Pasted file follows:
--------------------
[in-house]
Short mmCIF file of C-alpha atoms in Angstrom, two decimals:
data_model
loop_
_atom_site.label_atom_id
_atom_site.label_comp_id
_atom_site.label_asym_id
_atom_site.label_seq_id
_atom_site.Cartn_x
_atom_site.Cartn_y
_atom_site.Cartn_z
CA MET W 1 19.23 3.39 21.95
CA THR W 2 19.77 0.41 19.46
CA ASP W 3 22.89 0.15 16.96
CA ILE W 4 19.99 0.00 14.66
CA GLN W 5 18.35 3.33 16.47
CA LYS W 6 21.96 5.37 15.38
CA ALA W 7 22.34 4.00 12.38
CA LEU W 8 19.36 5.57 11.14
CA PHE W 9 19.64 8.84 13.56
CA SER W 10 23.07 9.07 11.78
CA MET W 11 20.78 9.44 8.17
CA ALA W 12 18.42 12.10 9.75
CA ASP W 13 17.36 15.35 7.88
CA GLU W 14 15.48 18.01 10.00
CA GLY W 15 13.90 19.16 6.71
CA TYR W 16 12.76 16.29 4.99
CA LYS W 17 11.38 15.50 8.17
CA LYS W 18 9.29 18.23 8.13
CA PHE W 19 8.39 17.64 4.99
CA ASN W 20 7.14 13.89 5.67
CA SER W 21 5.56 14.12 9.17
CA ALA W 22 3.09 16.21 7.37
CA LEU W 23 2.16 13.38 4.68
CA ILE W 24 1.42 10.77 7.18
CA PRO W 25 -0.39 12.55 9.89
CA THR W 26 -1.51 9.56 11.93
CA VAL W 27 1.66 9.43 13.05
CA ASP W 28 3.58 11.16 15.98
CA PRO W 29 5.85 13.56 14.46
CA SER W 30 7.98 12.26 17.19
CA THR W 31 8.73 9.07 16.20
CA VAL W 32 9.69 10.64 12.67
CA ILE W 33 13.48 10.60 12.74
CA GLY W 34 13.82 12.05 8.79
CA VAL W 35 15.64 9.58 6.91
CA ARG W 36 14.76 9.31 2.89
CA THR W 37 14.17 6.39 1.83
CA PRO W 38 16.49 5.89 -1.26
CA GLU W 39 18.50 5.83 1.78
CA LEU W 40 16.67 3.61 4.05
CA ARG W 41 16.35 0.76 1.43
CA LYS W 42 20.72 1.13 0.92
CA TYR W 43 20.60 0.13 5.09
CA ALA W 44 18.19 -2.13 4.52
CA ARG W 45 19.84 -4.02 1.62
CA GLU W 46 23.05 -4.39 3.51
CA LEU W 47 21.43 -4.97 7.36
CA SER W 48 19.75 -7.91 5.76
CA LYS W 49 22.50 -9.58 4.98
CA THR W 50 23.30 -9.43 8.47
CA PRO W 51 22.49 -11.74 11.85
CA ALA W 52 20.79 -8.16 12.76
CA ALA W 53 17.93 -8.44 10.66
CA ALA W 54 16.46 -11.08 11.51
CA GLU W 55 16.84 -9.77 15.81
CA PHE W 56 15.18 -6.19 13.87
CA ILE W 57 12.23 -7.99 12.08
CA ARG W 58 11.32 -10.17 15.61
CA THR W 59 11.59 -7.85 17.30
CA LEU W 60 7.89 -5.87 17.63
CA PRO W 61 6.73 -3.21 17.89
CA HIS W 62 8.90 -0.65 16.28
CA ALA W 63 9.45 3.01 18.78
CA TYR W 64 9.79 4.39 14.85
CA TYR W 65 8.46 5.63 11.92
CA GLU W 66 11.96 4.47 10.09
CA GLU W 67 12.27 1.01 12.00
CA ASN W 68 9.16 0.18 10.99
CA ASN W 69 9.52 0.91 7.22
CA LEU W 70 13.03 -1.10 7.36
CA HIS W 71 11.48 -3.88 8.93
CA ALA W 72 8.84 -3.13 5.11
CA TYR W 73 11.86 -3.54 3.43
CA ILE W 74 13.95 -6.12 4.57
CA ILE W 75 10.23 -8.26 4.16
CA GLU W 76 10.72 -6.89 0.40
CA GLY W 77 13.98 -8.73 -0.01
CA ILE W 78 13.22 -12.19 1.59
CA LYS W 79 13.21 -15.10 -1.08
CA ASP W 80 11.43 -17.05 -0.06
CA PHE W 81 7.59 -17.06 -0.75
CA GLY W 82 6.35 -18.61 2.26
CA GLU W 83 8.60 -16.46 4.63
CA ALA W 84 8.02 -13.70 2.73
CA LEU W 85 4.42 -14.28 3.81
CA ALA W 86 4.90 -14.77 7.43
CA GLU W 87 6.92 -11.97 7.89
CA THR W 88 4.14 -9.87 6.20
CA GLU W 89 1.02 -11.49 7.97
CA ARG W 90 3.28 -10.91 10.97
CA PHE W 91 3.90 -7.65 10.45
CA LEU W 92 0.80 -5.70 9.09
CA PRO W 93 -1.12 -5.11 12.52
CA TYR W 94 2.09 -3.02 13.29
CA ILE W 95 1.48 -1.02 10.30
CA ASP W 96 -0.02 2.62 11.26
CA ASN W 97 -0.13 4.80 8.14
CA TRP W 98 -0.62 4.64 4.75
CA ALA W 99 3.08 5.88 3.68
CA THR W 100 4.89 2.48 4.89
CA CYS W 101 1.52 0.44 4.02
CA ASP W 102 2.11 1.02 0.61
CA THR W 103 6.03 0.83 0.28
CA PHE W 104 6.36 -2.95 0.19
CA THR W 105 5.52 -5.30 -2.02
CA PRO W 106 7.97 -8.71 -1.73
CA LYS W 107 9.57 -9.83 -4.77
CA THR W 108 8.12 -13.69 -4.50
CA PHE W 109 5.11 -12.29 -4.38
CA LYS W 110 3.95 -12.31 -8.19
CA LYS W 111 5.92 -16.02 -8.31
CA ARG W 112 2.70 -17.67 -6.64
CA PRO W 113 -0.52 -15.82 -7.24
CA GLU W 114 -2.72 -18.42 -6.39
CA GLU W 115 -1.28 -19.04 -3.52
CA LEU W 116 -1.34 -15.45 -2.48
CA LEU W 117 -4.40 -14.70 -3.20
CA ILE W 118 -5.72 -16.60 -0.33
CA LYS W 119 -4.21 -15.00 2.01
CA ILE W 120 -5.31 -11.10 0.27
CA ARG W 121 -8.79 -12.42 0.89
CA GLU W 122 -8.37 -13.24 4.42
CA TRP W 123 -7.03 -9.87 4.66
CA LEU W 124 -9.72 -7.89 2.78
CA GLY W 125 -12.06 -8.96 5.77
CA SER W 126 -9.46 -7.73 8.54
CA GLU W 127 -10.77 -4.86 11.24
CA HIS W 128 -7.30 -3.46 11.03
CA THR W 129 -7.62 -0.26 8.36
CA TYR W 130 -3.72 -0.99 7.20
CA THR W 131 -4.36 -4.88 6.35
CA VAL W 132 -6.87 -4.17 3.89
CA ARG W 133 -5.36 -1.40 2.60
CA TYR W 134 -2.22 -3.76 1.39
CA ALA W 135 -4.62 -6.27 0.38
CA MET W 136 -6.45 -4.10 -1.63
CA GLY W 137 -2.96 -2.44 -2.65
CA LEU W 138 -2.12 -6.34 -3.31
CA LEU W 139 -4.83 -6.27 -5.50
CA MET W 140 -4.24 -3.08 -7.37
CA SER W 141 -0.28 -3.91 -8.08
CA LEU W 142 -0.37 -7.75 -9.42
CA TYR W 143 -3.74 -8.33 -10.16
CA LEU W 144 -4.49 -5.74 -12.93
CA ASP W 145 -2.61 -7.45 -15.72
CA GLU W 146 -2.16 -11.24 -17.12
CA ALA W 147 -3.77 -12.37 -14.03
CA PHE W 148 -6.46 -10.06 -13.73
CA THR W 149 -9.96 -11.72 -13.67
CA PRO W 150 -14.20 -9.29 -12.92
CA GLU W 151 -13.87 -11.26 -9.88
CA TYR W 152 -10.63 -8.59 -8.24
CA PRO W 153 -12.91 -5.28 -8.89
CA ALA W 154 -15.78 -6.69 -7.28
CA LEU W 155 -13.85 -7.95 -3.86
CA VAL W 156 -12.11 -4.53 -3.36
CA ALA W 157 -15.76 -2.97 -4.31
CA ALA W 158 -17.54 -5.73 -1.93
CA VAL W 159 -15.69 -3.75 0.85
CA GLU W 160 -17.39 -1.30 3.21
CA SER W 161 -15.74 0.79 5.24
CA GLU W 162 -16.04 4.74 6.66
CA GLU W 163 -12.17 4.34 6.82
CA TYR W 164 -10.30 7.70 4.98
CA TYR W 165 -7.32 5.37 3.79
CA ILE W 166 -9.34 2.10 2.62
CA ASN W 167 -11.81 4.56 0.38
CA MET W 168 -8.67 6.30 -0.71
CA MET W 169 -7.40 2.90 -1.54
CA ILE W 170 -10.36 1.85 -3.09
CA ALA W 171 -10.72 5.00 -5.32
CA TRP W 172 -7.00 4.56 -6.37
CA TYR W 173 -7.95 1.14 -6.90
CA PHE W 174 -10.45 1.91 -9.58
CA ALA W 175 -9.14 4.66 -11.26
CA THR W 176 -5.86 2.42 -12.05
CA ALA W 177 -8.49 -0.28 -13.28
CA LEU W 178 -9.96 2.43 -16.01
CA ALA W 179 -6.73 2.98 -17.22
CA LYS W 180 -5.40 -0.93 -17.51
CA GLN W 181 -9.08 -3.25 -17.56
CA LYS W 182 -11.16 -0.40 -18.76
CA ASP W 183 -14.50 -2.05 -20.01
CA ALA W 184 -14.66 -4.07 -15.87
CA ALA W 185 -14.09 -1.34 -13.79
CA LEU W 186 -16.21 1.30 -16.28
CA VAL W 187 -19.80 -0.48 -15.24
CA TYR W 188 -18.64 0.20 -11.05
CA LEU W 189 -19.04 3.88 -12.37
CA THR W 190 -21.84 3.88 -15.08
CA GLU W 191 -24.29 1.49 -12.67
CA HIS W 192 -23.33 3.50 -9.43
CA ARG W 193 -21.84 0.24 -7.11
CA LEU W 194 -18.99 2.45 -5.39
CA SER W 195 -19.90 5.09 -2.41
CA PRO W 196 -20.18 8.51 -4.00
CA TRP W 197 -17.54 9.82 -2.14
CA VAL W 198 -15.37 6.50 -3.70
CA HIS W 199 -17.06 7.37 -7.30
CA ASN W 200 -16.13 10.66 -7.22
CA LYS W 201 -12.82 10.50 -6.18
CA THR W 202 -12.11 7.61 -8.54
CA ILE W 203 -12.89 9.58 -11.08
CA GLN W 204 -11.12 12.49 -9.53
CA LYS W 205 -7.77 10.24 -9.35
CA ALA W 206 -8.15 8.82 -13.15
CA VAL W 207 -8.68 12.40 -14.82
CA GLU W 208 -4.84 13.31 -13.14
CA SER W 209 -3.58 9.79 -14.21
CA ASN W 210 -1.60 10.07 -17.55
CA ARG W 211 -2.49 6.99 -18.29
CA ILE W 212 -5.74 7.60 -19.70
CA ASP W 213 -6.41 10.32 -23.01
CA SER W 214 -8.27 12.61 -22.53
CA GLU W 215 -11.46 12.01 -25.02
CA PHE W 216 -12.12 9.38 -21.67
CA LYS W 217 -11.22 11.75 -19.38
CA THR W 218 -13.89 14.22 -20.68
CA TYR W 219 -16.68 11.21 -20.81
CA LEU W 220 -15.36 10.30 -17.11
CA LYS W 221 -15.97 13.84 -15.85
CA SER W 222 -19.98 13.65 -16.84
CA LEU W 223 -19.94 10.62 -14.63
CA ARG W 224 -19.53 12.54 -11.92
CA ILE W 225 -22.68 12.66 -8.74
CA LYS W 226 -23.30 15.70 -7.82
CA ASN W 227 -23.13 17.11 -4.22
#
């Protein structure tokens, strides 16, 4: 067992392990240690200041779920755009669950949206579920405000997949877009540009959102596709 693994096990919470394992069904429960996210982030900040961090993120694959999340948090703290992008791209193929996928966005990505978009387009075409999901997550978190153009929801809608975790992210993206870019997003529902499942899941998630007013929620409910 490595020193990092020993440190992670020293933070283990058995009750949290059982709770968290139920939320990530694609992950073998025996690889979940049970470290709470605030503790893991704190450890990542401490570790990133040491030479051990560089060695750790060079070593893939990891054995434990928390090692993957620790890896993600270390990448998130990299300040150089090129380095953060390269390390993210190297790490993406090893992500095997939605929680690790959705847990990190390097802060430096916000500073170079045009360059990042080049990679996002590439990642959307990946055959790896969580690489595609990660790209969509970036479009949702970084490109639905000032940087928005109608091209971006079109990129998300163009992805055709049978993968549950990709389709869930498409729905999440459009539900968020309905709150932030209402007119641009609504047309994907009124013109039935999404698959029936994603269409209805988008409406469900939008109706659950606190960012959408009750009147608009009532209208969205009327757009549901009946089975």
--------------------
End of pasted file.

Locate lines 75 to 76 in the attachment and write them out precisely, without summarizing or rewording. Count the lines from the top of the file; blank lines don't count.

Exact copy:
CA TYR W 64 9.79 4.39 14.85
CA TYR W 65 8.46 5.63 11.92